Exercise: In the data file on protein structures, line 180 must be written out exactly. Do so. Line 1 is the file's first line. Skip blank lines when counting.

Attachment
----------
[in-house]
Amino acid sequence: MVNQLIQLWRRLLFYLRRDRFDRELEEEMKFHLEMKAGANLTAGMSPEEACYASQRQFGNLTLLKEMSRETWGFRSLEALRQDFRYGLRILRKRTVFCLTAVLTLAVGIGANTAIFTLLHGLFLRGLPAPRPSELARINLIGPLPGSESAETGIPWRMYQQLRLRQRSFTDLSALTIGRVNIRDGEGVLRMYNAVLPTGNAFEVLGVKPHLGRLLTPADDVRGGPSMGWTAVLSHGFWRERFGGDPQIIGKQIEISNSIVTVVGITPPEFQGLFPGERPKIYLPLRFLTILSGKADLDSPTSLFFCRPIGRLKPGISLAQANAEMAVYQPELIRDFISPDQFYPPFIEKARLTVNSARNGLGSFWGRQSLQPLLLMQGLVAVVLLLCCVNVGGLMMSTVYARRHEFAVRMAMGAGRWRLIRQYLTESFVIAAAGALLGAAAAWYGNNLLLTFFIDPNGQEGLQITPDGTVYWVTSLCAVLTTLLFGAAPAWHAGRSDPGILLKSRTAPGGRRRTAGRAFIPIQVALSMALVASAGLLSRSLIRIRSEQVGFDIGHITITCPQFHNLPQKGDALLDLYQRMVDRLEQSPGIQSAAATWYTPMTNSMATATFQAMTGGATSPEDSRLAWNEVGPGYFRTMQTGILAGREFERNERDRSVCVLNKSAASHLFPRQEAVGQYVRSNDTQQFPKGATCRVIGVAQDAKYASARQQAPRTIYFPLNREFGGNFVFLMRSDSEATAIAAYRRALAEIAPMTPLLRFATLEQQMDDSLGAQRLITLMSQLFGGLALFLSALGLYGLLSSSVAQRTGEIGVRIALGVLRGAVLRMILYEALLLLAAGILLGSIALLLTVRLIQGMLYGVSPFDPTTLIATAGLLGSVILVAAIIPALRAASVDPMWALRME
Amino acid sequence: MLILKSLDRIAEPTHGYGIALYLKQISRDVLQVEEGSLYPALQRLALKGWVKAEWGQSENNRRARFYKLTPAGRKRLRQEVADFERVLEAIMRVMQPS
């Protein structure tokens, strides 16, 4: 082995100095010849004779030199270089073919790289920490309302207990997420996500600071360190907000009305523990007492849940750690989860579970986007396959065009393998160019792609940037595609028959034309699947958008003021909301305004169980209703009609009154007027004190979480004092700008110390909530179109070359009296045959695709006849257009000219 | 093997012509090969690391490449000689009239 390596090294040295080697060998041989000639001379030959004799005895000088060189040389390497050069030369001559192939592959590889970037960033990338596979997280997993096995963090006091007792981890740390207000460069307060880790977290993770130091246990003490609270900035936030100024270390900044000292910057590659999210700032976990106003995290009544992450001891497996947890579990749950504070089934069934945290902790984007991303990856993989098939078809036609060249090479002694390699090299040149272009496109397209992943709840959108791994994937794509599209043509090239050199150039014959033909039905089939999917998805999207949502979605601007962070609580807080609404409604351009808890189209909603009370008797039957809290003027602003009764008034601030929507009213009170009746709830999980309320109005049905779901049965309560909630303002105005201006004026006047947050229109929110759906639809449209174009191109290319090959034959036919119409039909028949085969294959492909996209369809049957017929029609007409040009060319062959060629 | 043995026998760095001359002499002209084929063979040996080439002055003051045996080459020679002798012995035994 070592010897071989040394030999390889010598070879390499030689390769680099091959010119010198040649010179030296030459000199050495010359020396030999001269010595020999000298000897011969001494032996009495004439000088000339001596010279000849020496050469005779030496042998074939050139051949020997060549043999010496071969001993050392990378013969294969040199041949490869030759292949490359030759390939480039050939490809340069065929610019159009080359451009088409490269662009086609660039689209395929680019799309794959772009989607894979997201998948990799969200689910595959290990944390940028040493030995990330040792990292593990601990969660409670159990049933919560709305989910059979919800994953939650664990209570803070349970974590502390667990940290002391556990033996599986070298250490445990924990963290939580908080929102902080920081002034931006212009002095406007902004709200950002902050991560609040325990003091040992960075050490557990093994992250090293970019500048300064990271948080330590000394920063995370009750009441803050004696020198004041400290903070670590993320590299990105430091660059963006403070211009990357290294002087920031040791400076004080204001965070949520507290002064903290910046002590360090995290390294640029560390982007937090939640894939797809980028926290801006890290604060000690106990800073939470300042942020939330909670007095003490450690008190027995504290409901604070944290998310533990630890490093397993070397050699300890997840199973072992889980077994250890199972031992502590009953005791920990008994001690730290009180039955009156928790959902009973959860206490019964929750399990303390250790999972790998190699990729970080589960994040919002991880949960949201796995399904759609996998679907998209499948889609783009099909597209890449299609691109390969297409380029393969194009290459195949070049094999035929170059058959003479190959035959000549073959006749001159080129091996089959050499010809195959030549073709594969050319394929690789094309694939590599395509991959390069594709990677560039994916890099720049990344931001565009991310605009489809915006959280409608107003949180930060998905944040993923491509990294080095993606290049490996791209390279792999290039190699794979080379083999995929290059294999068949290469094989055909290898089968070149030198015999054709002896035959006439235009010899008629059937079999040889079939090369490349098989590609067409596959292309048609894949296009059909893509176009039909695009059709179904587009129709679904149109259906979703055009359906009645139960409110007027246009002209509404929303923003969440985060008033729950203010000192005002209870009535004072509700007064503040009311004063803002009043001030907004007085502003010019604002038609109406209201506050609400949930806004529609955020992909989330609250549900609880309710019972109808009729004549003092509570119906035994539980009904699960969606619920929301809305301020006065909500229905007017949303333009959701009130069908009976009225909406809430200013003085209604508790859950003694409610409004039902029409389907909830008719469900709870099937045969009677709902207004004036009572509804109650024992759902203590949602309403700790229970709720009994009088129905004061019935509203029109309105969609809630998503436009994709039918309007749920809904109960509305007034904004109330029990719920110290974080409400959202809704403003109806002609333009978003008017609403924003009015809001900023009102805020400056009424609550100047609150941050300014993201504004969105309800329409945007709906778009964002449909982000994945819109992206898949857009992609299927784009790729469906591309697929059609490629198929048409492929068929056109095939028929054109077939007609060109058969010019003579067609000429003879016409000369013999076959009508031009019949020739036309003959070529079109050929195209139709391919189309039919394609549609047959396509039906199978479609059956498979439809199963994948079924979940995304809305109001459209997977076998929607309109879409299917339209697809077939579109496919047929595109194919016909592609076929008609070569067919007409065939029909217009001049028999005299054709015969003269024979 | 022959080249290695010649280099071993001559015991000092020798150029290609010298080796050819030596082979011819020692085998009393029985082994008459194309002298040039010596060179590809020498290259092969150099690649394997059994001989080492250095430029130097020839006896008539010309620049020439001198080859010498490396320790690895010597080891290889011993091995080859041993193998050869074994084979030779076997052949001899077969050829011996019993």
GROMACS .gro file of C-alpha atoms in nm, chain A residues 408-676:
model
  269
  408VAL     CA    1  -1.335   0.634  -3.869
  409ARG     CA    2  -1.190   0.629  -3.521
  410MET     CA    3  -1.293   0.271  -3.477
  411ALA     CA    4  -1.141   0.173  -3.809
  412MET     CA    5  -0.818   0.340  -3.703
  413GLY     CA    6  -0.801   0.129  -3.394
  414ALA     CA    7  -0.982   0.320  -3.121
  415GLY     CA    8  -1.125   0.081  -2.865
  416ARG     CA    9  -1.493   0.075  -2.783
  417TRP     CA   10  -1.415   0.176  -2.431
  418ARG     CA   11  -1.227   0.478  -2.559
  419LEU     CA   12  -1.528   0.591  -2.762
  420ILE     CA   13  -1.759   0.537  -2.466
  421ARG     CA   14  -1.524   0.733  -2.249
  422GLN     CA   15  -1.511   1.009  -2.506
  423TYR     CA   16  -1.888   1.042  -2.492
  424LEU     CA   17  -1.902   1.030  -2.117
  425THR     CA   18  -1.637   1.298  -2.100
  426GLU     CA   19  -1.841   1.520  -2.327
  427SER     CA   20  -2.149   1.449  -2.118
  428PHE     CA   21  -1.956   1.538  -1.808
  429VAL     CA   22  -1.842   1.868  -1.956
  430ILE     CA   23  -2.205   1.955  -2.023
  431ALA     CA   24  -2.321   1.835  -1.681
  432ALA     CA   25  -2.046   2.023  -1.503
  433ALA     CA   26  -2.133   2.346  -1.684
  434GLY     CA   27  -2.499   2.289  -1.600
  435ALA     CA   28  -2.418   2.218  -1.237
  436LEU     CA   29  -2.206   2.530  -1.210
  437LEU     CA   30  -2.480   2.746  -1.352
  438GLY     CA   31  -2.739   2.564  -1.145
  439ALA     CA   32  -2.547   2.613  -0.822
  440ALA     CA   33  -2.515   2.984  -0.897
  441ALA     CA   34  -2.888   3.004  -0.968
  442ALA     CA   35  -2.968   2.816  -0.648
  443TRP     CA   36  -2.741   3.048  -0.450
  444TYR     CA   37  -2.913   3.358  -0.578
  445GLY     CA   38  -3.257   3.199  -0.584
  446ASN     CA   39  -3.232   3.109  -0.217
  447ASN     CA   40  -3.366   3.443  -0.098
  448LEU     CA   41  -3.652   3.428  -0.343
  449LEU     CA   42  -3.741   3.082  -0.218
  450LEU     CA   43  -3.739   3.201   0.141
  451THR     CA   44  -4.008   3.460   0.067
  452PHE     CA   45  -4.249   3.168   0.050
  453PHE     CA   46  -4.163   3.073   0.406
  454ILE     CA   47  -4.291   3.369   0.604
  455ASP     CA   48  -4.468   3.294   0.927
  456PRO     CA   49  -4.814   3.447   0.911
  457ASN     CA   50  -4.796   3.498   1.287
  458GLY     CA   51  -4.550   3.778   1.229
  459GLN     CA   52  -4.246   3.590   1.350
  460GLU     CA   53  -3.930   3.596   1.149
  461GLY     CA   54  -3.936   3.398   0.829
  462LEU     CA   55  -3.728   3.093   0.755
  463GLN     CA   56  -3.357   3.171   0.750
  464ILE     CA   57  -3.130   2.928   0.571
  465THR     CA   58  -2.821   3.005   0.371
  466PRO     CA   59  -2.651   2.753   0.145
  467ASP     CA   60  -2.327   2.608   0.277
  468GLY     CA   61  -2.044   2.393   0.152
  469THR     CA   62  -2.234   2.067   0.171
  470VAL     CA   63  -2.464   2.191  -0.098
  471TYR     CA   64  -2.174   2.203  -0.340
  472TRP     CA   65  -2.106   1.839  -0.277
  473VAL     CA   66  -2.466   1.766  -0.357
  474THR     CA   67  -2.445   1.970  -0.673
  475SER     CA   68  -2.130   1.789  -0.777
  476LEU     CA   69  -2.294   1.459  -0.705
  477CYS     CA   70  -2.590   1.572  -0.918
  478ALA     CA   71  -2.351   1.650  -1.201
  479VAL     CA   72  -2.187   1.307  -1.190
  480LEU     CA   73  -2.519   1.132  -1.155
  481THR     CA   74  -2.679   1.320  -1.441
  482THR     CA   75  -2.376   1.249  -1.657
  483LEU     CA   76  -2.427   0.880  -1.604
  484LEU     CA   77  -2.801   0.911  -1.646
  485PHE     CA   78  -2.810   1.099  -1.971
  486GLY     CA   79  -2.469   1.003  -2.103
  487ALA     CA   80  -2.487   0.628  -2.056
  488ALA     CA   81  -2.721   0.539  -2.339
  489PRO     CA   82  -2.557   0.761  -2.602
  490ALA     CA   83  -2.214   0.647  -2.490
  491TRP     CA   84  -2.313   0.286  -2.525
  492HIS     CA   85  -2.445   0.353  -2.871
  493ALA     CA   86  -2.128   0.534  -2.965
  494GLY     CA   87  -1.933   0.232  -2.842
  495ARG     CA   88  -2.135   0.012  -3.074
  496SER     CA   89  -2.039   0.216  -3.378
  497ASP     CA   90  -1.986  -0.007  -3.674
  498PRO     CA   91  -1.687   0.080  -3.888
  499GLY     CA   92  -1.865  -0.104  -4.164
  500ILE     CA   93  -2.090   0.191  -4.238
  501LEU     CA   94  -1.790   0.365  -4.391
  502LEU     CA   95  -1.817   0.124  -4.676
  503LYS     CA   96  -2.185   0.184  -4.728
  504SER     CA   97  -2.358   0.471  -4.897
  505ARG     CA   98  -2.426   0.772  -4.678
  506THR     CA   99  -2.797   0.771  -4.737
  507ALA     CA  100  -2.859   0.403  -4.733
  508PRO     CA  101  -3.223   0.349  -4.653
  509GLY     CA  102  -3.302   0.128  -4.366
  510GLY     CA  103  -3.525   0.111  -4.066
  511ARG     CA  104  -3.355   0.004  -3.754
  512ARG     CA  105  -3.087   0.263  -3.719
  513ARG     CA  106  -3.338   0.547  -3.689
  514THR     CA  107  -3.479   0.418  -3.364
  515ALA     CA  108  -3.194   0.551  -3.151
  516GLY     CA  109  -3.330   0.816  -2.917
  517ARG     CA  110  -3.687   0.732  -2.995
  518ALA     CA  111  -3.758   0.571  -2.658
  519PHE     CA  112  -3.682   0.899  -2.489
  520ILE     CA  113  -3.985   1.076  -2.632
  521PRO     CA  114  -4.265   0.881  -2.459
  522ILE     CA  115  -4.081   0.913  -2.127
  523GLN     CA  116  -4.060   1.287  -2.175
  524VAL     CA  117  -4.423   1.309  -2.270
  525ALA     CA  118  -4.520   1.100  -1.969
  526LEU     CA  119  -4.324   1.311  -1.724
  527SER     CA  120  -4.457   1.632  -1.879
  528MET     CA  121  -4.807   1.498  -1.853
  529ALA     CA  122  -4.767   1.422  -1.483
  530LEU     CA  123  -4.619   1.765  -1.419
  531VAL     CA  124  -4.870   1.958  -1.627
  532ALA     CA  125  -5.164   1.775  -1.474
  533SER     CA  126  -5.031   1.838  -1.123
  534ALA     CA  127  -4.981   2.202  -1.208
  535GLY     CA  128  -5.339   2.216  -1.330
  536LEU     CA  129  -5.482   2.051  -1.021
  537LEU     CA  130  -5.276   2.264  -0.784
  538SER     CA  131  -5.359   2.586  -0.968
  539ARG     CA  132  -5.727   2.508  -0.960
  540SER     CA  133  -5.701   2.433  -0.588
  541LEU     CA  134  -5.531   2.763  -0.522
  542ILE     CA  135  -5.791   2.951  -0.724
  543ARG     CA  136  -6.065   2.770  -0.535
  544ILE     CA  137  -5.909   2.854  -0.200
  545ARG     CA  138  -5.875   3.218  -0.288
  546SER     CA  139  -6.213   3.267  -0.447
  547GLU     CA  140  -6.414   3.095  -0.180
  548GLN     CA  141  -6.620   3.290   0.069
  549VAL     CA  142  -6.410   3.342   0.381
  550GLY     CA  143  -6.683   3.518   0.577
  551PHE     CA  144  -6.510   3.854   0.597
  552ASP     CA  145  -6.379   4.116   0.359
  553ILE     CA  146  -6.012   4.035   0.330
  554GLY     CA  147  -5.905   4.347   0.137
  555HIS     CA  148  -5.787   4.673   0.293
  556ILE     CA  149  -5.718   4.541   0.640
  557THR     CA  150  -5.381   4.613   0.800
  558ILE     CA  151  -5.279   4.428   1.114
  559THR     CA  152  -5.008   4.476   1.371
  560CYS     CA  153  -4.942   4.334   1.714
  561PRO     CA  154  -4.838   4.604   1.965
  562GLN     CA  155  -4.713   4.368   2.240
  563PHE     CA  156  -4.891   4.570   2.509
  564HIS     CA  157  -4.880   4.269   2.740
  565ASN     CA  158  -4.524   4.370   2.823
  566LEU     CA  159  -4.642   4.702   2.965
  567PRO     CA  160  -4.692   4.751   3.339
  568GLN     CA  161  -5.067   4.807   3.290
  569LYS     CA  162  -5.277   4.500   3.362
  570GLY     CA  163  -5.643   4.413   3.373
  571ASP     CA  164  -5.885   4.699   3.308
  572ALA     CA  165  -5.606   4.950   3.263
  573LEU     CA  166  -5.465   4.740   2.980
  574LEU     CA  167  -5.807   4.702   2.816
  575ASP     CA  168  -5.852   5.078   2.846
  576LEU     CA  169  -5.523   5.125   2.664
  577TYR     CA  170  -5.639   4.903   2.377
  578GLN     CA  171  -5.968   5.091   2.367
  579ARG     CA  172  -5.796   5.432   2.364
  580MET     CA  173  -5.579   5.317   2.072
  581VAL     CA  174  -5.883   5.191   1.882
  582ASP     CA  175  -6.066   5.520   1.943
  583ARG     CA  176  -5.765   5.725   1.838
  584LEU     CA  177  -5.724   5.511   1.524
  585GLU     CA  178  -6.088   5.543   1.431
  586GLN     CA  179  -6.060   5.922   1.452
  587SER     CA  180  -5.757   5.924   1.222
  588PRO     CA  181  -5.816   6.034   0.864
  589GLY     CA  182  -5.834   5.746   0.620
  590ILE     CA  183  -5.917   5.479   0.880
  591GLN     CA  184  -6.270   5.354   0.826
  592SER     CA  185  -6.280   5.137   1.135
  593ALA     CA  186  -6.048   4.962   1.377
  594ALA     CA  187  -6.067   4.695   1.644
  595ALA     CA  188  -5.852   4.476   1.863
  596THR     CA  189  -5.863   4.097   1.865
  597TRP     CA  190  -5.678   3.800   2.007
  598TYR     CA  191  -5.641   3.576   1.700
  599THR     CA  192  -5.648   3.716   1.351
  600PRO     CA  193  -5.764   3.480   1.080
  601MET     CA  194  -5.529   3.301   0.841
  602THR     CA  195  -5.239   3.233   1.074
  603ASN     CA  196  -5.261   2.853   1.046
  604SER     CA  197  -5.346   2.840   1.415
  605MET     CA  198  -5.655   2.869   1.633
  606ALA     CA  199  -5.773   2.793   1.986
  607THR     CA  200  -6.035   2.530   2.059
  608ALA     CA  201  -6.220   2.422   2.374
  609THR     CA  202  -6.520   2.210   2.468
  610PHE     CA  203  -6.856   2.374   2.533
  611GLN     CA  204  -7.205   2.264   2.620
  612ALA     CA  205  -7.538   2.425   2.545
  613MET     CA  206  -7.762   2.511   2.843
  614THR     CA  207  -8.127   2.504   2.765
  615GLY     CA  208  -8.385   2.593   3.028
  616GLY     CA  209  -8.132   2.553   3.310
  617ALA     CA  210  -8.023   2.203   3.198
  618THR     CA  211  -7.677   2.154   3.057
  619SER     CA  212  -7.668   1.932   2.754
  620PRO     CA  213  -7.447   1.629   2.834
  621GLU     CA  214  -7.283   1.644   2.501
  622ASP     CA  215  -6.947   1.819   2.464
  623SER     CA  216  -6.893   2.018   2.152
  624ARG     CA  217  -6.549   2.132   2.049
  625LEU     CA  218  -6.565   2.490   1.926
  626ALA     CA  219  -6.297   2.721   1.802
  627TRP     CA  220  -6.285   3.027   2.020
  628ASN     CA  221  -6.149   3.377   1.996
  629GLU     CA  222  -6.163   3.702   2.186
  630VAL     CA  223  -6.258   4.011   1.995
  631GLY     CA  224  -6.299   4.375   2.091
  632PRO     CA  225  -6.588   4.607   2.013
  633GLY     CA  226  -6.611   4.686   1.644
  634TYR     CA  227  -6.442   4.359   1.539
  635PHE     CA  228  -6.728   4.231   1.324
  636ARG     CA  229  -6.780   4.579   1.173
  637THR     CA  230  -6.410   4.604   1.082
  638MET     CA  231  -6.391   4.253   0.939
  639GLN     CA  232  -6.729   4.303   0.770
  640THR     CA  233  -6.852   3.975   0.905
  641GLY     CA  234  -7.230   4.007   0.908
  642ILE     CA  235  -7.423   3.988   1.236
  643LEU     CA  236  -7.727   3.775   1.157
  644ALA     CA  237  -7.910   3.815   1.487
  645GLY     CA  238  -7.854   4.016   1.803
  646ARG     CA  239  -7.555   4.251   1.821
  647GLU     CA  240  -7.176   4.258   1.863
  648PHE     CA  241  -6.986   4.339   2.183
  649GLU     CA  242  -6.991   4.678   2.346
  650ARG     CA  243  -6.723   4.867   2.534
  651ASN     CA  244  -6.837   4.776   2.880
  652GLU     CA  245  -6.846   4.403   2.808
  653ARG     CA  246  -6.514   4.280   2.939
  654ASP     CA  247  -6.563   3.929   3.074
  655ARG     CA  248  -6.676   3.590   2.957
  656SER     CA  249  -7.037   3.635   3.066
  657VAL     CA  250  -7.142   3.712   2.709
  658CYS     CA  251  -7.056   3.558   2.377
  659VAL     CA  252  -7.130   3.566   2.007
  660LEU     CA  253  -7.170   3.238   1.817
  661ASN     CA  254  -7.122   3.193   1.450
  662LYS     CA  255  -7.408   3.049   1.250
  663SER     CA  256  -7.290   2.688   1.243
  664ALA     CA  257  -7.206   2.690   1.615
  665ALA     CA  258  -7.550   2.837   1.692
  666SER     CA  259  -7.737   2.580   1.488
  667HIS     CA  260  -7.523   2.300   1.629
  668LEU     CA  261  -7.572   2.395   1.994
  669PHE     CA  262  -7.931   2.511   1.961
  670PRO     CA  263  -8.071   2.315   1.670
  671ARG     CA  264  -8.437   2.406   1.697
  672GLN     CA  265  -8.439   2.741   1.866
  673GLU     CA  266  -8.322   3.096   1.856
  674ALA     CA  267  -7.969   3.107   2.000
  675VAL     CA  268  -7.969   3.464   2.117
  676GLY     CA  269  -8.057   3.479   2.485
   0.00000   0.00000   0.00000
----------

  580MET     CA  173  -5.579   5.317   2.072